It’s very inspiring for the students, but equally inspiring for the professionals, to see those young talented kids. We’ve got a high level of talent at the school, which I’m thrilled about. To see them at 9 or 10 to have this focus, drive and desire. And to see their understanding about what it is all about- not becoming a proficient robot, but the soul that goes along with that technique. Many of them get that already, you can see it just watching them stand at the barre.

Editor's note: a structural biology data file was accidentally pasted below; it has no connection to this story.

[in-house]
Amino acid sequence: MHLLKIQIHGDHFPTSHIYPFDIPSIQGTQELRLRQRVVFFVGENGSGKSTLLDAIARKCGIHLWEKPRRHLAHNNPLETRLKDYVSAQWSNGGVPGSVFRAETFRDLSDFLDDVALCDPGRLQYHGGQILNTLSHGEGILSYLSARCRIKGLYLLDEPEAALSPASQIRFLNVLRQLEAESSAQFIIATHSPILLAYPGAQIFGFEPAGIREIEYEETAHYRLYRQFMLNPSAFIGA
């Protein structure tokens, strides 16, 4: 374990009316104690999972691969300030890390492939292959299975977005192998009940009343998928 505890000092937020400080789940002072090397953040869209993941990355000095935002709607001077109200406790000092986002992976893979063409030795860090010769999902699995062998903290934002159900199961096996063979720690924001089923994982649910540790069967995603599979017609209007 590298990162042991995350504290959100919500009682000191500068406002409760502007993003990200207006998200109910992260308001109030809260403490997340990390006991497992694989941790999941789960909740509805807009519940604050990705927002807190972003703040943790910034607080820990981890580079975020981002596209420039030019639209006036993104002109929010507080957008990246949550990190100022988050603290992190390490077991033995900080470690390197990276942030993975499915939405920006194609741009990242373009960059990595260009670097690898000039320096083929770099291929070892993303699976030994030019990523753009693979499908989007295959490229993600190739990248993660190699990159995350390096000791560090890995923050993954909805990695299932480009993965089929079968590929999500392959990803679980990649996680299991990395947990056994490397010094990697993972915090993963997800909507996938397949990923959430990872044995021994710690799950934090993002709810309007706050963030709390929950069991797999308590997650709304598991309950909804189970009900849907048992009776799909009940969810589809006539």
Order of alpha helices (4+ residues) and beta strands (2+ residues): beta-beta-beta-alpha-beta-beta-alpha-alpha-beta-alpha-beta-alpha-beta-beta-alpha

Eye On The Arts: 23-Year-Old Ballerina To Dance Dream Roll In The Nutcracker

Videos, Nutcracker, Interviews, 12-13

CBS 3, December 2012
 
CBS 3’s Pat Ciarrocchi speaks with Company Member Lillian Di Piazza, who will premiere as the Sugarplum Fairy in George Balanchine's The Nutcracker™ this season.
 
WATCH VIDEO. >>

Ian Hussey: Taking athletic abilities to the ballet’s center stage

12-13, Interviews

Philadelphia Gay News, December 2012